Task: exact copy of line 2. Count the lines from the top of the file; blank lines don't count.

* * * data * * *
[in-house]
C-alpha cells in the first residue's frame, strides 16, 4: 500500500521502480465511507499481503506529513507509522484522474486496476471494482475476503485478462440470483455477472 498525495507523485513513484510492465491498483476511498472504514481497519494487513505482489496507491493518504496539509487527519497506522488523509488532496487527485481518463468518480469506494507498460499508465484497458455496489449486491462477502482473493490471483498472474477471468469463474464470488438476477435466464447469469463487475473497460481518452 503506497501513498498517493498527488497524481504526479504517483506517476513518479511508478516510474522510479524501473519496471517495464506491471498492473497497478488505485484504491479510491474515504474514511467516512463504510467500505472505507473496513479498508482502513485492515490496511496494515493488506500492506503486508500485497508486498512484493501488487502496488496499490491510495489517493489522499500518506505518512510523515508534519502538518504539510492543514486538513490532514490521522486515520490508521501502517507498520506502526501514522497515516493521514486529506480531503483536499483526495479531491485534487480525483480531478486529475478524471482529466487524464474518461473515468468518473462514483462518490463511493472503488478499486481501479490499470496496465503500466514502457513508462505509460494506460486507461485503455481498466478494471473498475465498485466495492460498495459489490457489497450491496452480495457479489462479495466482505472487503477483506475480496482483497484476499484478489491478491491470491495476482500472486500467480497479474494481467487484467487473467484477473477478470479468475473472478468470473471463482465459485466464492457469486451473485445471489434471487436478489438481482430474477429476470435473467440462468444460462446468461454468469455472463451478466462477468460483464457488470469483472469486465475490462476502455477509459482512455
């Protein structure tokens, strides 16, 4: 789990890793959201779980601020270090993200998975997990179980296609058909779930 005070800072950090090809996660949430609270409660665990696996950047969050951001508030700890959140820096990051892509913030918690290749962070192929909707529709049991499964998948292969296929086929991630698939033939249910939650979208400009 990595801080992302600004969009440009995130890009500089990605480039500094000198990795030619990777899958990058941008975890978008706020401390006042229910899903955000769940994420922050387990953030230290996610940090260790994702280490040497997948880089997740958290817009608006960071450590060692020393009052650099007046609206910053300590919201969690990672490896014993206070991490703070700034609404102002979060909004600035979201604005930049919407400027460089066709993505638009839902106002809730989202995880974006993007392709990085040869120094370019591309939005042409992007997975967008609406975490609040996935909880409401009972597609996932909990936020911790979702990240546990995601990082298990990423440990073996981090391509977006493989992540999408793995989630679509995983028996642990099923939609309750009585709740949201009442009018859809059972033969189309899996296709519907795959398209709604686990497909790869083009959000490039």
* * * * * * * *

C-alpha cells in the first residue's frame, strides 16, 4: 500500500521502480465511507499481503506529513507509522484522474486496476471494482475476503485478462440470483455477472 498525495507523485513513484510492465491498483476511498472504514481497519494487513505482489496507491493518504496539509487527519497506522488523509488532496487527485481518463468518480469506494507498460499508465484497458455496489449486491462477502482473493490471483498472474477471468469463474464470488438476477435466464447469469463487475473497460481518452 503506497501513498498517493498527488497524481504526479504517483506517476513518479511508478516510474522510479524501473519496471517495464506491471498492473497497478488505485484504491479510491474515504474514511467516512463504510467500505472505507473496513479498508482502513485492515490496511496494515493488506500492506503486508500485497508486498512484493501488487502496488496499490491510495489517493489522499500518506505518512510523515508534519502538518504539510492543514486538513490532514490521522486515520490508521501502517507498520506502526501514522497515516493521514486529506480531503483536499483526495479531491485534487480525483480531478486529475478524471482529466487524464474518461473515468468518473462514483462518490463511493472503488478499486481501479490499470496496465503500466514502457513508462505509460494506460486507461485503455481498466478494471473498475465498485466495492460498495459489490457489497450491496452480495457479489462479495466482505472487503477483506475480496482483497484476499484478489491478491491470491495476482500472486500467480497479474494481467487484467487473467484477473477478470479468475473472478468470473471463482465459485466464492457469486451473485445471489434471487436478489438481482430474477429476470435473467440462468444460462446468461454468469455472463451478466462477468460483464457488470469483472469486465475490462476502455477509459482512455